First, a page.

Saturday, March 17, 2012

Akihabara Electric Town in Tokyo

I have to admit, I kinda farked up when it came to taking pictures in Akihabara.  One, it was raining a shit-tonne so it was hard to take a shot with one hand while holding an umbrella with the other.  (2) There were huge crowds and some of these Japanese folks are taller than you'd think.  (3) I'll get to the third reason shortly.

My goal on this particular Saturday:
- make it Tokyo without getting lost - CHECK!
- buy a DD-WRT hackable Linksys router (preferably used) - FAIL!
-make it back to base without getting lost - FAIL!

Ok, so Akihabara (official name is Akihabara Electric Town), is the official electronics "borough" of Tokyo. Imagine a whole mini-city that is filled with stores that range from your mom and pop electronic stores to your Fry's electronics, all crammed on the same street.  Notice the use of the word "imagine" as I don't have that many good pictures to share =p  

There's a few Fry's equivalents, but they're set up a little differently.  Instead of the huge square-footage that we've all grown accustomed to in Fry's, divide up each major department and stack it on top of one another.  For most large akihabara stores, the lower floors are dominated by cell phones, tablets, and their respective protective coverings.  Floors 2 and up (maybe up to floor 6-7 for some) are usually computer parts, laptops, displays, video gaming, movies, etc. 

So that is why I didn't take many pictures.  Pictures in an electronics store in Japan are essentially pictures in an electronics store in the US/anywhere.  

As for my search for a linksys router, I came up empty handed at the Fry's equivalents.  Apparently linksys doesn't have their hand in computer networking in Japan.

Ok, so when you're not in the large electronic chain stores, you're walking down the main street, right out of the train station, seen here.

Picture one out of two total for Akihabara.  Savor it =p

And on the street just adjacent to the train station is where you find the swap meet-looking area, where individual vendors sell their goods.  Most of the goods offered here are similar to what you'd find in a Radio Shack, more specifically the electronic component drawers that you probably haven't perused, hah.  You'll find things like soldering irons, resistors, switches, wiring, sensors/motors, etc.  It's basically all the type of nerd stuff I wish I had at home when I'm toying around with electronics.  What makes me wonder is how these vendors stay in business.  Most things are not high profit-margin type stuff, so I don't know how they pay their rent.  I didn't take any pics of an actual storefront because they all just kinda stared at me while I walked past.

And that's the end of the picture series of Akihabara.  Don't let my lack of pictures paint an unenjoyable or boring picture of this part of town.  The absence of my beautiful, artfully-captured stills (=p) were only secondary to the rain and to my goal of finding that damned linksys router.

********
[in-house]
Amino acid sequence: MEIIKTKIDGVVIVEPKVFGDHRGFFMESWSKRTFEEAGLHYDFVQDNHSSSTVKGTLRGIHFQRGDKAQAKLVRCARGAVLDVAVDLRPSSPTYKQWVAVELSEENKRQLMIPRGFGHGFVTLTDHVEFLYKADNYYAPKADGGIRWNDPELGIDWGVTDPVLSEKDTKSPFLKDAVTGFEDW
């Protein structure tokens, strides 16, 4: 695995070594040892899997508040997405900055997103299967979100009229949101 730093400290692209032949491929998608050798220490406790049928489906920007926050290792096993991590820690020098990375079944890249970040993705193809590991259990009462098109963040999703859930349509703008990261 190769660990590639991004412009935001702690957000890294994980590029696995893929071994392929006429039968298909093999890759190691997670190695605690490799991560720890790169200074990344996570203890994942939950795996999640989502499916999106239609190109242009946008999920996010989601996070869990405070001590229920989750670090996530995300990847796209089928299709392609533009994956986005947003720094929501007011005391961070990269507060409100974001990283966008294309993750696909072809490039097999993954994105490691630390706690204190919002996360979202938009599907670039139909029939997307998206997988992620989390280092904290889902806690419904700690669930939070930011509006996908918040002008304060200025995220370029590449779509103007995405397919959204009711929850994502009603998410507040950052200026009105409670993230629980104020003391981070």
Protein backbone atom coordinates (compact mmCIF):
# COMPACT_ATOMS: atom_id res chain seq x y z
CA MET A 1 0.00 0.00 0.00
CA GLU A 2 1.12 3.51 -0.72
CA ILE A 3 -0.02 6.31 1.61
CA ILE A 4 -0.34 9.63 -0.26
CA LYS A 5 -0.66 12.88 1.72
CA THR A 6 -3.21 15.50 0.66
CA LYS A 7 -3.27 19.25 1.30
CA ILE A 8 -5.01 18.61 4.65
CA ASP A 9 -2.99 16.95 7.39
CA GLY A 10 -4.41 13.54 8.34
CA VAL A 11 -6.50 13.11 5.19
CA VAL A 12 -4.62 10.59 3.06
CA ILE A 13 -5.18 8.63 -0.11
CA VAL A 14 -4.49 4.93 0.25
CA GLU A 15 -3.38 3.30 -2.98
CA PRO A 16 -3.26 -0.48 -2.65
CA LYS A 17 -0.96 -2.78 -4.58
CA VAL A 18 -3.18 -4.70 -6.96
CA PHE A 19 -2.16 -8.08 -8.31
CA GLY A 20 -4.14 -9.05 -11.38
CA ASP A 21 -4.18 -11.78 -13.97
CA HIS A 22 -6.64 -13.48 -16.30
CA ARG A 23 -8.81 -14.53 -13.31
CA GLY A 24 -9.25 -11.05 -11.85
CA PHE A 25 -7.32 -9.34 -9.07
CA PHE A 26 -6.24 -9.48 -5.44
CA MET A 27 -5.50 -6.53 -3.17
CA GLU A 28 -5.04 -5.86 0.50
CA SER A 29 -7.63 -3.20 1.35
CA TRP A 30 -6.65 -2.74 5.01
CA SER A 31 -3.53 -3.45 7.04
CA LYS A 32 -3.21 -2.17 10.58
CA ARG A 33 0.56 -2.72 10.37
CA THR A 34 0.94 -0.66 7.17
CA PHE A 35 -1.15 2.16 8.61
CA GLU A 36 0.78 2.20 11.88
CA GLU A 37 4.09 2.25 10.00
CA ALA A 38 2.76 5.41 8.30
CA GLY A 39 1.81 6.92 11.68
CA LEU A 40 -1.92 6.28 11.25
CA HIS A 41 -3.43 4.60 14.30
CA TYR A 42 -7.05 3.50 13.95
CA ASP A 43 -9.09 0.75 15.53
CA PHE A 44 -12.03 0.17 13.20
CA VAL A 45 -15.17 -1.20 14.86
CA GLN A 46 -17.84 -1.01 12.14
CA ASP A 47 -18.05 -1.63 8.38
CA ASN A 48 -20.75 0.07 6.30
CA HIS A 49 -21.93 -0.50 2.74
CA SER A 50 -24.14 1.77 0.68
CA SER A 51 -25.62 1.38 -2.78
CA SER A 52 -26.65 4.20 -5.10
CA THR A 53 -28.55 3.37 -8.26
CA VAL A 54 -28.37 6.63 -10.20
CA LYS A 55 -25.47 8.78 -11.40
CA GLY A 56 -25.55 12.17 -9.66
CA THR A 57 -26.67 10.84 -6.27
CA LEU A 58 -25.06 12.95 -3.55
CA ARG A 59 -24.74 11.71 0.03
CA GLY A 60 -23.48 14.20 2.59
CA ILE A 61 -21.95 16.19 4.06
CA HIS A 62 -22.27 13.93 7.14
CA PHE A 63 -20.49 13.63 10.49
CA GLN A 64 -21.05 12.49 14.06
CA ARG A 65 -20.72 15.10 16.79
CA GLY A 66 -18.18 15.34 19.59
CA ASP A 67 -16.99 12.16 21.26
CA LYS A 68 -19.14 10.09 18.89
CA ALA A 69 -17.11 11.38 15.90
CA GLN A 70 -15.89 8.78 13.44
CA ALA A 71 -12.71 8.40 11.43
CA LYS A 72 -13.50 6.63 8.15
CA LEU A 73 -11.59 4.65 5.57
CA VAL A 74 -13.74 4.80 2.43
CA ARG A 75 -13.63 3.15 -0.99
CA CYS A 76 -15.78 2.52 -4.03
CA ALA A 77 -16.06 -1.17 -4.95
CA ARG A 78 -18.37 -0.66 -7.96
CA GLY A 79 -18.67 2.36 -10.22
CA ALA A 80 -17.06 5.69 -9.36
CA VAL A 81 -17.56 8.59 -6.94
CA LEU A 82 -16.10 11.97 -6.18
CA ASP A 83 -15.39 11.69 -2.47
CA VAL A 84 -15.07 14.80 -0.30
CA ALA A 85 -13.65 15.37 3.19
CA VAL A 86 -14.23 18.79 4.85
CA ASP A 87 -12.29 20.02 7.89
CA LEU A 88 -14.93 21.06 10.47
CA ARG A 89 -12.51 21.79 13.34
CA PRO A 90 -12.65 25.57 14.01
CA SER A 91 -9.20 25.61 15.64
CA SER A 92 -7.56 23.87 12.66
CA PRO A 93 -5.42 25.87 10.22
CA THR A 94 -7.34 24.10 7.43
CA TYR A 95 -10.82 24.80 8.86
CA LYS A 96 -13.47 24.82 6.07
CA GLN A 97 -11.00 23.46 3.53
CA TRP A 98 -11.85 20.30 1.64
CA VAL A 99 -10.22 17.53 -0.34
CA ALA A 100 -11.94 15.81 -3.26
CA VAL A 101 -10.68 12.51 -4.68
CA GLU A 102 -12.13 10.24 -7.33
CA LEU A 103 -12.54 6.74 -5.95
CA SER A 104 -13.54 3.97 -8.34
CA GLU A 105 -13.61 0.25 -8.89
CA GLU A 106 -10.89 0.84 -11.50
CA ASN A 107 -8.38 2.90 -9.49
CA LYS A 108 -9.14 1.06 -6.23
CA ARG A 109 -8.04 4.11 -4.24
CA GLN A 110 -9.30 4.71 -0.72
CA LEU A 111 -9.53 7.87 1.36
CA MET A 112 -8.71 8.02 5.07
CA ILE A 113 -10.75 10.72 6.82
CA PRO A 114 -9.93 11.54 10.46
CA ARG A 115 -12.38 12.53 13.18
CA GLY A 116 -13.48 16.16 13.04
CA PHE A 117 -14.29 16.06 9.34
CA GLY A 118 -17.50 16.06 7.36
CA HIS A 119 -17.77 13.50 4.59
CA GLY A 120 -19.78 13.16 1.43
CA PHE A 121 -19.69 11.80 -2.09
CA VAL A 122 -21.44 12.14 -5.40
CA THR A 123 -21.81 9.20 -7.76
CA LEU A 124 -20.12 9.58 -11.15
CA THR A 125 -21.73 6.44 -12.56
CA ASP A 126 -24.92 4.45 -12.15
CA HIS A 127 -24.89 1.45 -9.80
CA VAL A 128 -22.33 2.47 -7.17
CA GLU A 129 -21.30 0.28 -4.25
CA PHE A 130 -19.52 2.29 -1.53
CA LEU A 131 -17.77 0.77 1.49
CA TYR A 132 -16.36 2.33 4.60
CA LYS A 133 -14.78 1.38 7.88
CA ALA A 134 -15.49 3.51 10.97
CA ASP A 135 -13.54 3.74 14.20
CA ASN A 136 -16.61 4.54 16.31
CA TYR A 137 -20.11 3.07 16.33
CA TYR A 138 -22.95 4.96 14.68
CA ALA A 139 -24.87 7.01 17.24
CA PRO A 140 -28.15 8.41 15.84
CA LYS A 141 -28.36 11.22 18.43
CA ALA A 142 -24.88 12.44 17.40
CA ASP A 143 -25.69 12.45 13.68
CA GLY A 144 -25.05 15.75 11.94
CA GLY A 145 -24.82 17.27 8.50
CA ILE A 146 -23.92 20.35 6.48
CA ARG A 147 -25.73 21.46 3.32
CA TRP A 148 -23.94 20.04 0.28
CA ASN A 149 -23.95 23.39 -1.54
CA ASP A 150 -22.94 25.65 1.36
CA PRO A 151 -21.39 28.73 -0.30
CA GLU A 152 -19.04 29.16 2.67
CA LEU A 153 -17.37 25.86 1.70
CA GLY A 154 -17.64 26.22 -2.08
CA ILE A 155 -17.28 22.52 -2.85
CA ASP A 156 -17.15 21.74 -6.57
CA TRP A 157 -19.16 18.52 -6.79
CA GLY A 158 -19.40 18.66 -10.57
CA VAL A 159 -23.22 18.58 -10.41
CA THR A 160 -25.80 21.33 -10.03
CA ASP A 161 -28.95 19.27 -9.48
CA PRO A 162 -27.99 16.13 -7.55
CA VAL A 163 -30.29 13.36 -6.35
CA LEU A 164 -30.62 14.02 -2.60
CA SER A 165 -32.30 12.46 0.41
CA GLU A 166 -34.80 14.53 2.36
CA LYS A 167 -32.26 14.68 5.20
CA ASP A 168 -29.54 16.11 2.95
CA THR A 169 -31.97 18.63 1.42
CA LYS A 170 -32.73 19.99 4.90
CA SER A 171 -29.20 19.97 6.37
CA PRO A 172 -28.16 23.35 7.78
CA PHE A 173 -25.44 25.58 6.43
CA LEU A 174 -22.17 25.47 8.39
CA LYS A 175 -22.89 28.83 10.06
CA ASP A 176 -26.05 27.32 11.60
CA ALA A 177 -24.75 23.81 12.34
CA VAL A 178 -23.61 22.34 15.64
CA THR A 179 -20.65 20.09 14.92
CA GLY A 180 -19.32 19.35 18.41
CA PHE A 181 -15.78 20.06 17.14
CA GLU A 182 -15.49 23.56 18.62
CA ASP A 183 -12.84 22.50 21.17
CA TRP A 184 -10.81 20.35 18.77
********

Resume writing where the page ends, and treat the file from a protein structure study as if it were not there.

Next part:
Akihabara has undergone some change over the past decade or so, from what I understand.  It was mostly all PC/computer-centric, but with the decline of PCs and the ascent of mobile computing, a lot of the stores have shifted their focus and/or closed down.  Those that closed were replaced by anime-related stores.  I no care about those, so I didn't go into any of them.  It makes me wonder what'll happen to all the individual vendors that I pictured up above.

The Japanese found it appropriate to take our love of fat brick toast and turn them into goddamned cakes!

I find myself in a predicament on most Saturdays and Sundays with regards to food.  My local options: ramen, curry, sushi.  I know that Japanese people love soba and yakitori too, but shit, I run out of options when there are realistically only what, FIVE?!  Anyways, I found this ramen place, right out of the station.  I ordered a spicy miso ramen, which was pretty good.  The broth was excellent, very rich, which became more flavorful after I added in the puree'd garlic.  The bbq pork was avg.  As for the noodles, I'm guessing this part of Tokyo uses the lo-mein type of ramen, which I'm 2/3 not a fan of.  Overall not bad.  I'm totally a sucker for good broth.

Below you'll find MOCHICREAM, a combo of mochi and ice cream?  I don't even really like mochi, but damned if the displays didn't look tasty!  I ordered a green tea mochi donut-thingy and an caramel mochi (they ran out of the apple pie mochi's!).  The two were good.  But, still not a fan of mochi, haha.

Lastly, on my way back home I found this little Yakitori stand in one of the alleyways north of the train station.  If I recall, if you're heading towards the navy base on Blue st. from chuo station, it'll be one of the first alleys on your right side (it might be across from the TGIFridays.  Anyways, 70yen per each yakitori!  Super tasty, there were things like cow tongue, chicken hearts, and chicken tails among other assorted weird and normal snacks.

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